The next gallery, The Land, marks a distinct shift in the style and content of Mann’s photography following the controversies of Immediate Family. There is both a new subject, land, devoid of people and a new blurry, cloudy style, largely due to her switch to wet plate collodion. Invented in 1851, the wet plate collodion process involves coating a glass plate with a collodion solution, immersing the plate in a light-sensitizing solution, placing the plate into a holder, and then, still wet, exposing the plate in the camera. The glass plate must be immediately developed and fixed before it dries. The process forces the photographer to prepare the chemicals, take the photograph, and develop the negative all in one go.
Mann had modified her camera for wet plate collodion and outfitted her car as a dark room for her travels to the Deep South—Mississippi, Louisiana, and Georgia. There is clearly a connection between the ruins she seems drawn to—ruined plantation homes, scarred trees, graves—and the mistake-prone method with which she photographs them. In Deep South, Untitled (Bridge on Tallahatchie) for example, the place believed to be where the mutilated body of Emmett Till was thrown into the river by subsequently acquitted white supremacists, a drip on the glass negative results in what looks like a teardrop coming off of the arm of a branch, dripping down into the river itself, a chemical streak in the emulsion, as the gallery wall text notes. This photograph is flanked on either side by two other images of death: Deep South, Untitled (Concrete Grave) depicting a contemporary above-ground tomb and Deep South, Untitled (Emmett Till River Bank), picturing the scrubby, cracked riverbank where it is believed the murdered Till was found. These photographs, which take up an entire wall in the room, form a triptych emphasizing violent black death in the American South and seem devastatingly relevant today. Mann traveled a long way to take these three photographs, which, I would contend, are the pinnacle of her Deep South series, maybe even the entire exhibition which is really all about race. Unlike the recent controversy surrounding painter Dana Schutz’s Open Casket, an abstracted, thickly painted, close-up of Till’s face and body at his open-casket funeral exhibited at the 2017 Whitney Biennial,5 Mann, another white, female artist, has not received public pushback for this image. Perhaps this is because the body is not there. The land and the glass plate serve as stand-ins for the body, both cracked, marked, acted upon. Yet, this is conflating photographic processes with a real, mutilated body, a discussion of form and content that ignores traumatic fear and pain. Mann’s desire to find death in the land through her travels South is always from a position of power, behind the camera, that does not have to contend with ever-present threats of moving through spaces and situations still dangerous for many.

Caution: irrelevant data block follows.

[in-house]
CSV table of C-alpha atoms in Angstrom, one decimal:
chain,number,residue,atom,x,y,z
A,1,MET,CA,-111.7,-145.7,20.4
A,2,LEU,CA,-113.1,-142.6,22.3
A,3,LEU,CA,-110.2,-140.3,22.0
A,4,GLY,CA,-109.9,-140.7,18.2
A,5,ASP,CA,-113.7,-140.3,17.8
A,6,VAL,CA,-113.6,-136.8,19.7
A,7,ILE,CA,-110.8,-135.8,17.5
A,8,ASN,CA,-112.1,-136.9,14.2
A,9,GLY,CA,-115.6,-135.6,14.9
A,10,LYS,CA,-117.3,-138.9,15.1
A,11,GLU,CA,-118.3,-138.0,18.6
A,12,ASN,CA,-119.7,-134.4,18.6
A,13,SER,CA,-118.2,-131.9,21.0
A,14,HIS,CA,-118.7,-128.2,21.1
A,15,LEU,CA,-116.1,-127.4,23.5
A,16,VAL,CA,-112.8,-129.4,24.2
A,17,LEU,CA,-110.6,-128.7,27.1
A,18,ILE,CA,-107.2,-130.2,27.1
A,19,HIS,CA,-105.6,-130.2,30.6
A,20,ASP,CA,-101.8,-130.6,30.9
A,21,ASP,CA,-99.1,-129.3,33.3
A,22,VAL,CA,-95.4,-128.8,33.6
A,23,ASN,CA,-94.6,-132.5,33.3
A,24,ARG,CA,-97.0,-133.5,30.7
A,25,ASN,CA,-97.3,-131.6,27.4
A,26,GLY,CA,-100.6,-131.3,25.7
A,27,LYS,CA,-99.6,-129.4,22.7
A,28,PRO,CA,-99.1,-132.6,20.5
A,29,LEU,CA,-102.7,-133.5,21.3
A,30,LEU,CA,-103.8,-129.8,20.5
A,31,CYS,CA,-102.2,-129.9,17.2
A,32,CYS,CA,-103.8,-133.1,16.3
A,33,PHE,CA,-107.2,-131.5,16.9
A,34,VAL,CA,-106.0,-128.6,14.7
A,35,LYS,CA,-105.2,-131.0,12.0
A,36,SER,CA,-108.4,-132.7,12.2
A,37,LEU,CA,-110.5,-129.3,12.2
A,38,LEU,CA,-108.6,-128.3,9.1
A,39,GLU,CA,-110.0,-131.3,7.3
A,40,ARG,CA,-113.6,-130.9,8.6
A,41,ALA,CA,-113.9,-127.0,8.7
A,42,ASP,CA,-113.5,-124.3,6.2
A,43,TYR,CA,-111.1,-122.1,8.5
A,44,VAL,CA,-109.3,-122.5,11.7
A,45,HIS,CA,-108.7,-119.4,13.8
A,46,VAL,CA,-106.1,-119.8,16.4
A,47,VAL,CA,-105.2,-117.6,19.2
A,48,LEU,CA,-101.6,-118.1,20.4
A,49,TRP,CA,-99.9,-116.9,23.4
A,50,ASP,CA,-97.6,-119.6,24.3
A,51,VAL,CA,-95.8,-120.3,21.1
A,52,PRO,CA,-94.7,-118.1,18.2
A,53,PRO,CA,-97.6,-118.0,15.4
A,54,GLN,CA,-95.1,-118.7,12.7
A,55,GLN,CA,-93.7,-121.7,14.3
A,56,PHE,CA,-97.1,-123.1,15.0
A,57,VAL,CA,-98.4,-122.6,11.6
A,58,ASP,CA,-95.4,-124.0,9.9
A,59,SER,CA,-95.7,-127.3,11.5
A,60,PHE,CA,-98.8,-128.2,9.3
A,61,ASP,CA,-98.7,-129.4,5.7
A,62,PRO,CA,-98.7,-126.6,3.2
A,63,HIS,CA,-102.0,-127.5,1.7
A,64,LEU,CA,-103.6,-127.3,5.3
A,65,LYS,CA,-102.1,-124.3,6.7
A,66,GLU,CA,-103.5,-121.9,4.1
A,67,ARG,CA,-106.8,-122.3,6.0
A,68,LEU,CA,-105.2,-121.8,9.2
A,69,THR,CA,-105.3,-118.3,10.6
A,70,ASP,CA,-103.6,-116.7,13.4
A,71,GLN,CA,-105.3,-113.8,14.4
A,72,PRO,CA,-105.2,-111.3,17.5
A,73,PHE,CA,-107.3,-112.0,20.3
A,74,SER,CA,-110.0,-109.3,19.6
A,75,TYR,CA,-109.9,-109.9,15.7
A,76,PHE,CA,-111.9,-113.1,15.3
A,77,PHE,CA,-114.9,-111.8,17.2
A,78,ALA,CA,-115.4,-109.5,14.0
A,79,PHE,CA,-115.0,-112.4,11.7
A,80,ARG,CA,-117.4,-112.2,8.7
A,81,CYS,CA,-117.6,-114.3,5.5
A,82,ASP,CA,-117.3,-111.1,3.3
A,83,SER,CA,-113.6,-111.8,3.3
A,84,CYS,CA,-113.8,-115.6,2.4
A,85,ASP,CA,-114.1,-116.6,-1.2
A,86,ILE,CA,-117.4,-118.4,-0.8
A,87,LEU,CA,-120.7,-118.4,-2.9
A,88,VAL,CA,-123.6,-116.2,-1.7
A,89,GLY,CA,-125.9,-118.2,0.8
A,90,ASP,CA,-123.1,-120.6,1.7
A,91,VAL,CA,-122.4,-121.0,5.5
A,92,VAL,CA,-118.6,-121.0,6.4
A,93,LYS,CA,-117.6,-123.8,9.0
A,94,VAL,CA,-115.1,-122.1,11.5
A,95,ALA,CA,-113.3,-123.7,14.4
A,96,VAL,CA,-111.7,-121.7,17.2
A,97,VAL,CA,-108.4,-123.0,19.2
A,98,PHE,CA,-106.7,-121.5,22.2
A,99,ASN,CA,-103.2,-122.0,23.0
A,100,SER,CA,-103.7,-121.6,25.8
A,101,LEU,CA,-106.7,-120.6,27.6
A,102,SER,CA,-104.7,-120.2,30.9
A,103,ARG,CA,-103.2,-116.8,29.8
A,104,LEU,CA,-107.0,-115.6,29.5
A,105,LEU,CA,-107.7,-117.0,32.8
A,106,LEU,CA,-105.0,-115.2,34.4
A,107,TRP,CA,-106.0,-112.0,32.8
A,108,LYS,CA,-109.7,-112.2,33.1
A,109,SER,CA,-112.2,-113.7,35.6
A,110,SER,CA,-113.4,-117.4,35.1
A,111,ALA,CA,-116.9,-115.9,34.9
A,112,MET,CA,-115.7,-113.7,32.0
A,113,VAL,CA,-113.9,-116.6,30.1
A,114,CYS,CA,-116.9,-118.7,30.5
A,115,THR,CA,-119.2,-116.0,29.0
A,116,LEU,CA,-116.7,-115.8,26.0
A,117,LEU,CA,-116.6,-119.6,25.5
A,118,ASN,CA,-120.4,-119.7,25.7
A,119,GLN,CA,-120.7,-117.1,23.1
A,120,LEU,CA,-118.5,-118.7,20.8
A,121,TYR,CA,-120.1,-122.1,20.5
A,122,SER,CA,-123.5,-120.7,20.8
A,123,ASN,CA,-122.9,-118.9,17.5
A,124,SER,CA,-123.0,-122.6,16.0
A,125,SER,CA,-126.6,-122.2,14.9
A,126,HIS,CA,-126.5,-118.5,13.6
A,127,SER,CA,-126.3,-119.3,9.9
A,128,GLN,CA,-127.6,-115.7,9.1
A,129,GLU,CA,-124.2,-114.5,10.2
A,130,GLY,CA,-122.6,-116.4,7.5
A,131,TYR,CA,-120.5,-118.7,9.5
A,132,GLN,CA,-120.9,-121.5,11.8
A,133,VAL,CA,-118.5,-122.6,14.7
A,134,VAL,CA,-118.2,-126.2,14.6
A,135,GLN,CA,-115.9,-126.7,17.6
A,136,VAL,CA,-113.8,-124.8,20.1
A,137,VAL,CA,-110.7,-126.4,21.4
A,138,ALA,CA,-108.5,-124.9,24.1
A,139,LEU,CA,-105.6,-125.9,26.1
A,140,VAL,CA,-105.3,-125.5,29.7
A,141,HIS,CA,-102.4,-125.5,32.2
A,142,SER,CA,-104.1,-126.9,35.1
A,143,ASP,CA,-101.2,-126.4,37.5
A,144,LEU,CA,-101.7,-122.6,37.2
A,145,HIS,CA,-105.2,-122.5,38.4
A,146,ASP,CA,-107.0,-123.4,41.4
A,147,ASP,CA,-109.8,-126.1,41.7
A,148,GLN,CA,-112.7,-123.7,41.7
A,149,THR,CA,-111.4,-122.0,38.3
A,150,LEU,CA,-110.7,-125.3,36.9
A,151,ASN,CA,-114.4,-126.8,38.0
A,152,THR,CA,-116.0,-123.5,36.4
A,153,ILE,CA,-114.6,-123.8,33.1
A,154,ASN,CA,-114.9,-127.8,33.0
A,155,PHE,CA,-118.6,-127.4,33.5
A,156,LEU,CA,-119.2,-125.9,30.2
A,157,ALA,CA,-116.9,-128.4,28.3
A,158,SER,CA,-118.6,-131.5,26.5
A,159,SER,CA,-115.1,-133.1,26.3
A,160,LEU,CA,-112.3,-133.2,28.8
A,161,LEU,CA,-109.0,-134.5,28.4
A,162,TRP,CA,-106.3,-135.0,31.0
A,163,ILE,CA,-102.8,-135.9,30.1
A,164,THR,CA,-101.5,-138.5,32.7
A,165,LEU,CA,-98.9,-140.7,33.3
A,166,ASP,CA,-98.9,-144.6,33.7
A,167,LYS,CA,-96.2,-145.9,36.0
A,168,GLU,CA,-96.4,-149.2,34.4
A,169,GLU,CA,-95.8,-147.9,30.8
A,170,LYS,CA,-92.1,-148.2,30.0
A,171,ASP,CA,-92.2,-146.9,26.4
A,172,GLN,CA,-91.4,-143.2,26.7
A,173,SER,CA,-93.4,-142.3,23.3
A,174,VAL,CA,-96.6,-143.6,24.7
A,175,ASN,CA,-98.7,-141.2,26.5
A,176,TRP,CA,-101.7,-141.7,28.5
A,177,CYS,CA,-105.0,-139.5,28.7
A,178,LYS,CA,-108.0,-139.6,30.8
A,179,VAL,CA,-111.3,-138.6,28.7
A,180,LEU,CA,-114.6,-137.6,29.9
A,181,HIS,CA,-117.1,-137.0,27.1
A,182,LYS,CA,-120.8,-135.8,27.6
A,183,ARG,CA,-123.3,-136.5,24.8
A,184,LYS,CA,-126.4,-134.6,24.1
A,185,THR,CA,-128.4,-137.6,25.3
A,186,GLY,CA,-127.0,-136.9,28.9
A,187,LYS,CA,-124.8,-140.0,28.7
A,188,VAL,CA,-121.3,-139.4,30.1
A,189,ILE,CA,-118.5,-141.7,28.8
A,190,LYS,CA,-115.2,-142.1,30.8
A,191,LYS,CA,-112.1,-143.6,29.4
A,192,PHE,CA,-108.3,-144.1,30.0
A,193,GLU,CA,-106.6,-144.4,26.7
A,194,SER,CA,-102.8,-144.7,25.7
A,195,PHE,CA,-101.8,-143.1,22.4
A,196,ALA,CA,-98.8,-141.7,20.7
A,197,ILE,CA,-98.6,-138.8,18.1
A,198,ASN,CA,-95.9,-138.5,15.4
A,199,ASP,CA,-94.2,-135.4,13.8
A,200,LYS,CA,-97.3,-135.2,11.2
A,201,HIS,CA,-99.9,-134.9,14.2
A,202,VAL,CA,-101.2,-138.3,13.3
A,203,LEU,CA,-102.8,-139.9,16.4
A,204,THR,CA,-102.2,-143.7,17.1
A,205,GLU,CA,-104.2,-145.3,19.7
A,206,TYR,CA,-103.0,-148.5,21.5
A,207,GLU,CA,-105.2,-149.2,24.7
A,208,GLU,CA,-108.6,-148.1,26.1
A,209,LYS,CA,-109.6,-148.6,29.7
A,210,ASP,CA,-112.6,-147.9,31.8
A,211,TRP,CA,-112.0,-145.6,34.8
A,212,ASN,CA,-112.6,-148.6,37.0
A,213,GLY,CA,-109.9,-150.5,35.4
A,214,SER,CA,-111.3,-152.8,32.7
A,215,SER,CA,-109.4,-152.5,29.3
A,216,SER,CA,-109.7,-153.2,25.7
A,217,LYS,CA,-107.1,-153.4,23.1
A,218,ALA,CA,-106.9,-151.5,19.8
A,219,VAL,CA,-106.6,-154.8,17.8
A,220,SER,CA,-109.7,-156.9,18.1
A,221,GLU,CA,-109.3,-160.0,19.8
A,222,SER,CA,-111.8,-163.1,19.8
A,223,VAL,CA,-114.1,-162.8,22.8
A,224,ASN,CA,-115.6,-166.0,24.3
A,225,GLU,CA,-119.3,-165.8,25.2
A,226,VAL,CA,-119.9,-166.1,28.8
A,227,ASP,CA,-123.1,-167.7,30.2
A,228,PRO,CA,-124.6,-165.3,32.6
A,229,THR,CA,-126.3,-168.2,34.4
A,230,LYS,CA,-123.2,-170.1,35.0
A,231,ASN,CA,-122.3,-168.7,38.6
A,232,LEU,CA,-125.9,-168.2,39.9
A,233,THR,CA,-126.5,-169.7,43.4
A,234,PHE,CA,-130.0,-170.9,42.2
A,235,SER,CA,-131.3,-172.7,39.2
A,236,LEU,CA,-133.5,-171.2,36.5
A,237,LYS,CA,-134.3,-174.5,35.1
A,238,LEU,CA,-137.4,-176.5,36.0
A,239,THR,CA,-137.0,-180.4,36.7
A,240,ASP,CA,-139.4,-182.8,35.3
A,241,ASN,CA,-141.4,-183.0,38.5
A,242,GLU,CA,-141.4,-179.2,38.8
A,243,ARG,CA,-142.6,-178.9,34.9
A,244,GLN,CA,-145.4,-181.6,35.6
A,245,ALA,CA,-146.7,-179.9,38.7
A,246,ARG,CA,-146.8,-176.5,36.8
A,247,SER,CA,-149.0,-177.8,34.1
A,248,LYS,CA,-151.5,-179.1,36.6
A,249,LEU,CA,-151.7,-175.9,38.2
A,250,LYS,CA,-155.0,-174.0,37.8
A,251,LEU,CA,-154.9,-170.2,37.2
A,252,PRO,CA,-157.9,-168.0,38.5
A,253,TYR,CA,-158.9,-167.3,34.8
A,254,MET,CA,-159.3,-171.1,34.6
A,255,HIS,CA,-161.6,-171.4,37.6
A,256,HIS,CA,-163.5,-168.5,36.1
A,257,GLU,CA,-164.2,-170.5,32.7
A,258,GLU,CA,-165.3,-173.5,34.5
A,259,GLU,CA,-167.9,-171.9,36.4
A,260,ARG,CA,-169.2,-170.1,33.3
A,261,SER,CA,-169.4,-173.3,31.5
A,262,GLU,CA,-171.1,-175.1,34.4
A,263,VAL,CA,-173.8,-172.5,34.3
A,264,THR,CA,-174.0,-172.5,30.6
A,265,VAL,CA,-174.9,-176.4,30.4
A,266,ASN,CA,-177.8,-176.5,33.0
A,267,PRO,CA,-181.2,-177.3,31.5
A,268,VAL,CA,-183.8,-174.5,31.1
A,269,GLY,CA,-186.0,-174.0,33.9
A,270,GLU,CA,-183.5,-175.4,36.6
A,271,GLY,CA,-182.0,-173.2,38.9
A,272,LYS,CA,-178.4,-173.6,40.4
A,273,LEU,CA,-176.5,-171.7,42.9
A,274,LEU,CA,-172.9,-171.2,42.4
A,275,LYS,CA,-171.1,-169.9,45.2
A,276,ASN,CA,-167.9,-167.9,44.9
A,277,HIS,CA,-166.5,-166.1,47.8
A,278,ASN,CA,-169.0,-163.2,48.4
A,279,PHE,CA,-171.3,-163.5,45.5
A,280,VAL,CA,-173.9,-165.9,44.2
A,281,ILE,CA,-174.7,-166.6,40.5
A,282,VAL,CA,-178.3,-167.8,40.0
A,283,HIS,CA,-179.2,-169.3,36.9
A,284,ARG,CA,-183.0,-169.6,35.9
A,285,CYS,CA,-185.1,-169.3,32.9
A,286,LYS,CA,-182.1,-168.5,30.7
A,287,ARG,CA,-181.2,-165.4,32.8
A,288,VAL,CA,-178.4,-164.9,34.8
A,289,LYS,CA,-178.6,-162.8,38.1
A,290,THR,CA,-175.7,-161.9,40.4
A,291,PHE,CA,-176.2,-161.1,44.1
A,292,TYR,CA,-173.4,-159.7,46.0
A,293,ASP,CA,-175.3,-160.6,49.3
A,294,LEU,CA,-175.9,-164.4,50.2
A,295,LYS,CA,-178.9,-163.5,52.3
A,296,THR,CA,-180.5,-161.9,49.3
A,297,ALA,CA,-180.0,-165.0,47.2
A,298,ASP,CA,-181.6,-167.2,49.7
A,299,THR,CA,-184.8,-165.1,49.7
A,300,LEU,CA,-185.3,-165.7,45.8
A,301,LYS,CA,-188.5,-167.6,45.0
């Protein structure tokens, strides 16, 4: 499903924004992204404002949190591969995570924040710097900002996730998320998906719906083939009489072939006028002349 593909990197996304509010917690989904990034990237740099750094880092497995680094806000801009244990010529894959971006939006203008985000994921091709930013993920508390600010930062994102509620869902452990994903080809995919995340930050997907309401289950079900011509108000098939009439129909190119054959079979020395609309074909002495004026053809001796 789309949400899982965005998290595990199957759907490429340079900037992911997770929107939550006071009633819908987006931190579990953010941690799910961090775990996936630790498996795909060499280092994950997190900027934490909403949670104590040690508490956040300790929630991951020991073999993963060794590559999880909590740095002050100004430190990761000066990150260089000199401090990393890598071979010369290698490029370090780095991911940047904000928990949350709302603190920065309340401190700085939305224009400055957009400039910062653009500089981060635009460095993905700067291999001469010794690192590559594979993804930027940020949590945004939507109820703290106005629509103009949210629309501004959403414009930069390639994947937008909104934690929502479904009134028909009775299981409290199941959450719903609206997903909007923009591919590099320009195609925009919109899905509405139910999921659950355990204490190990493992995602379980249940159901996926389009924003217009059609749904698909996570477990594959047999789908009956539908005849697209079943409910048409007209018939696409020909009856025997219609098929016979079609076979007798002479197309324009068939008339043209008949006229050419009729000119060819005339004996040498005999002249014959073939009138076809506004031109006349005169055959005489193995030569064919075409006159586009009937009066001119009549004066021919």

The next room, entitled, Last Measure, marks a return to Mann’s Virginia and its bloodiest Civil War battlefields, emphasized by the dramatic dried-blood red color of the walls and dim lighting. Still using the wet plate collodion method, the plates are full of the flaws Mann loves and are printed on sumptuous, gelatin silver prints. For example, in Battlefields, Cold Harbor (Battle), horizontal streaks move across the entire image of a forest of tall trees, evoking a never-ending stream of bullets zooming across the land. Notably, Mann takes her battlefield photographs in places generally unrecognizable to tourists. The photographs are clearly about place, but not marked as being of a particular place in any other way than their titling. Rather, they prompt an emotional reaction, meant to be triggered by a generalized subject matter of death, time, light and composition.
The fourth room, called Abide With Me, is the largest and most complex, breaking down the connection between the South and the land into a more complicated theme of the construction of Southernness, particularly, white Southernness. It is divided into three sub-themes: portraits of Virginia “Gee-Gee” Carter, who worked for Mann’s family for fifty years and the historical African American churches Mann associated with her; images of the Great Dismal Swamp, Blackwater, and Nottoway Rivers where many enslaved peoples escaped to and hid from danger despite the harsh and dangerous landscape; and Mann’s Men series, referred to in the introduction, with photographs of African American men’s faces and bodies, shot in her studio. The images represent a sincere and deeply personal exploration of Mann’s relationship with African American people, both individuals close to her and anonymous, contemporary and historical people she will never know, or know only through a photographic engagement. Still, these explorations and encounters are always on her terms.